I shut it down again, removed the power cord and replaced it with the included wall mount plug (think nightlight), moved it up to the second floor and plugged it into a wall outlet that was just inside my coverage zone. Once again, red to blue and I’m good to go. After another signal check I decided the next one needed to go up on the third floor.
I logged into the first one again, changed its default address so it wouldn’t conflict with the new one during setup, and it came right back up. Next I brought the second extender into the office and repeated the setup process. Perfect. Switched the back plate, brought the unit up to the third floor and plugged it in. This is where the fun began. After two power cycles, I finally got the desired blue lights, but upon returning to the office I found that the wired desktops had lost all connectivity. WTF…
A reboot of the router cured things, but now one of the extenders wasn’t showing up on the network. Once again it took two reboots of the extender to get it back in the blue, but wouldn’t you know it, the router was only passing wireless traffic again. Hmmm.
I tried all kinds of stuff, to no avail. It seems that a second extender connecting back to the router through an existing extender slaps the Verizon box with the goofy stick (technical term…). Both work fine when they’re in close proximity to the device, they both show up as registered on the router, and I can log into either wirelessly. When they’re both remote they still show up on the router device list, but one always shows a disconnected icon, and the Verizon box eventually takes leave of its senses.
I finally gave up on getting the second one up. I could have tried turning WiFi off on the Verizon router and hooking the Linksys router back up to it, things might have worked better Linksys device to Linksys device, but it was getting late and I was leaving the next day. You never want to mess with the provider’s gear if you’re not going to be around to pick up the pieces should things malfunction later.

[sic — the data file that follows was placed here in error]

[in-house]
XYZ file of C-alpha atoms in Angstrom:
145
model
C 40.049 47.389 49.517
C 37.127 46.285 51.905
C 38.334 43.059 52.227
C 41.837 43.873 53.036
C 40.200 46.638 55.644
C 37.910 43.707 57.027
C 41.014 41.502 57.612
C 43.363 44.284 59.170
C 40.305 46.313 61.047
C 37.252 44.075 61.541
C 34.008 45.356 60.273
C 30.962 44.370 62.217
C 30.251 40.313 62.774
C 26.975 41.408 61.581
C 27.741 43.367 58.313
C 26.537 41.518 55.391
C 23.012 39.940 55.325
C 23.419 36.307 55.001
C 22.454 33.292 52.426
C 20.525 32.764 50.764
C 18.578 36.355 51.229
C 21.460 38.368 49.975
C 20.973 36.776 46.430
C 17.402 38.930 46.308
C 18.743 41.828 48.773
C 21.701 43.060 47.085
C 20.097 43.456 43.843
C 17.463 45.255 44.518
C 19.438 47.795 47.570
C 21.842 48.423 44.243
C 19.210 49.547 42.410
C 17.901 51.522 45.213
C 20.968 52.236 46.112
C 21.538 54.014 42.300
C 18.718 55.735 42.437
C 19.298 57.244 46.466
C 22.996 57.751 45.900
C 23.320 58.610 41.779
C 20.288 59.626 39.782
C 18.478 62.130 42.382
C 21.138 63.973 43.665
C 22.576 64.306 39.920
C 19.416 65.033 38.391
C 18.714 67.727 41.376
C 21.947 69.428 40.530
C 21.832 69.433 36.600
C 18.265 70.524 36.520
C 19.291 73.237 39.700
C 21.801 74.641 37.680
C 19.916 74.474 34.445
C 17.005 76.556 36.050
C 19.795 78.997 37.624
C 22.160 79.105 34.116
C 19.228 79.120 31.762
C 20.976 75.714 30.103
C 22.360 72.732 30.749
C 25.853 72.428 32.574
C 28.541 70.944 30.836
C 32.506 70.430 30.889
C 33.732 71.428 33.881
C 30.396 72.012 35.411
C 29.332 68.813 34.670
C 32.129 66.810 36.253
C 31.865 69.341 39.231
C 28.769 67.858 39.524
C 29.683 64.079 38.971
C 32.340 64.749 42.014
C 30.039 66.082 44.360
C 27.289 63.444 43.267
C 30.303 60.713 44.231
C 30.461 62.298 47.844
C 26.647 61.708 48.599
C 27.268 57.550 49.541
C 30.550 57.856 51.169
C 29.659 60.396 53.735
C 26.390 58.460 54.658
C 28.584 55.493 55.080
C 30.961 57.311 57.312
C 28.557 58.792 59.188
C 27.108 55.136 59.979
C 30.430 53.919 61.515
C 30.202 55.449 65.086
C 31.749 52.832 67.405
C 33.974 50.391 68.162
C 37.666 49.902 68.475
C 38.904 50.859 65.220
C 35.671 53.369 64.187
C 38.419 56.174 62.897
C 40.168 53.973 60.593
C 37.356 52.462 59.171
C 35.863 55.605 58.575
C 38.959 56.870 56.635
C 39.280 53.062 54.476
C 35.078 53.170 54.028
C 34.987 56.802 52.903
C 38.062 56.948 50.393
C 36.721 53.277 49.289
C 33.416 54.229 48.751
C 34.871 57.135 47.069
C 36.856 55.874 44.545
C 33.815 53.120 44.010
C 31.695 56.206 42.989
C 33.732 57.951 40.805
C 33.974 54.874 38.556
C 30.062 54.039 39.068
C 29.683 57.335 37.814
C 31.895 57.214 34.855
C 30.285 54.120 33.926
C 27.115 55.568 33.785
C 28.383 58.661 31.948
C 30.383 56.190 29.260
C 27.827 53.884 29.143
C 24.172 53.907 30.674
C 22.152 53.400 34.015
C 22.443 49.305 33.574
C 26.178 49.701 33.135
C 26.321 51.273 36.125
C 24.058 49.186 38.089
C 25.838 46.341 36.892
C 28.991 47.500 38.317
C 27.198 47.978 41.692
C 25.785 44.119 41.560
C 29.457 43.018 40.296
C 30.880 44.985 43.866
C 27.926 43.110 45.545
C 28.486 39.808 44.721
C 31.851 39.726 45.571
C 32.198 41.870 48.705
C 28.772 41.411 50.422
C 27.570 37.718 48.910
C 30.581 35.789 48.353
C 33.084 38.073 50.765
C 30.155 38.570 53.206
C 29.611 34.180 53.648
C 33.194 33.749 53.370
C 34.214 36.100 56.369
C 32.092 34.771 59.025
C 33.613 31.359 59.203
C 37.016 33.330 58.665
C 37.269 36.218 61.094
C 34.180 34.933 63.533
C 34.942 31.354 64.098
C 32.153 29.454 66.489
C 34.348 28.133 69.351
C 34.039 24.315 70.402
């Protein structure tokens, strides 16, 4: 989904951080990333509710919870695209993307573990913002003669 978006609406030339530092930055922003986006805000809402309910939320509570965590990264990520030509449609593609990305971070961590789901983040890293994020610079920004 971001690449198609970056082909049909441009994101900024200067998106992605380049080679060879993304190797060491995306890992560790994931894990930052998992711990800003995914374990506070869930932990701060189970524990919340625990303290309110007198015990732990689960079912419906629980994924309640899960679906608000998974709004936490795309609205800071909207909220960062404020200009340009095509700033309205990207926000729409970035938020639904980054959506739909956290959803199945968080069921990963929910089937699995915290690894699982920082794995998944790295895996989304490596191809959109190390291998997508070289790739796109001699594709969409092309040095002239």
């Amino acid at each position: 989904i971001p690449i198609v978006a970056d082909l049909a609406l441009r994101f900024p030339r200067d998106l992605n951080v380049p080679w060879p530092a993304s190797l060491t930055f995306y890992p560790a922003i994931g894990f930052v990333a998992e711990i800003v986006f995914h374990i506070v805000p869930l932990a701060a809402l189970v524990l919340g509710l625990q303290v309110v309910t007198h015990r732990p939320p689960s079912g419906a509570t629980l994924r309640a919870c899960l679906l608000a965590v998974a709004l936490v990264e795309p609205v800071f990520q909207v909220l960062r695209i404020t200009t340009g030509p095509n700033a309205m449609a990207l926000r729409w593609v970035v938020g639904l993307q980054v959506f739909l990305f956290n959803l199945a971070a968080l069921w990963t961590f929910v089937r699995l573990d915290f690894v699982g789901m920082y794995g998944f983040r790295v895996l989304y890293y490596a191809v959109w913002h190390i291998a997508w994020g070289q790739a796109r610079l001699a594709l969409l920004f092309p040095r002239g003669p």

Coverage was much better with the new setup and the single extender (third floor now!), and we’re actually better served with just the one. A little known fact about extenders is that you only average about half of the speed of the original connection when you connect through one. If it connects back to the router at 54Mbps, it will pass along 22Mbps connections. Daisy chain another to it and you're now passing along 11Mbps, and that's before you factor in competing with other traffic, signal interference, etc. While some connectivity is better than none, some isn’t, and you’d be approaching the “isn’t” range with a second unit.
The right thing to do in a case like this is to pull Cat5 cable to your locations from the main router, and then hardwire WAPs to the network. WAPs are Wireless Access Points. You can purchase dedicated WAPs, or you can just dumb down any old wireless router and use it as a WAP. Take a WiFi router, turn its routing capabilities off in the setup, and it becomes a switch slaved to the main router.
We left it that the cable pulls would be targets of opportunity. Next time they need to open up a wall or ceiling, pull some cable. We can install the Linksys WRT160 that I took out of the equation on this last trip once the first cable is in place. A simple and cheap plan of action, my favorite kind!
So, bottom line, the WRE54G is a great product if you’re trying to boost the signal in your home, but it’s not the right solution for a large installation in a hotel or office.
Oh yeah, and you get great service when you visit places in the off season.
That is all.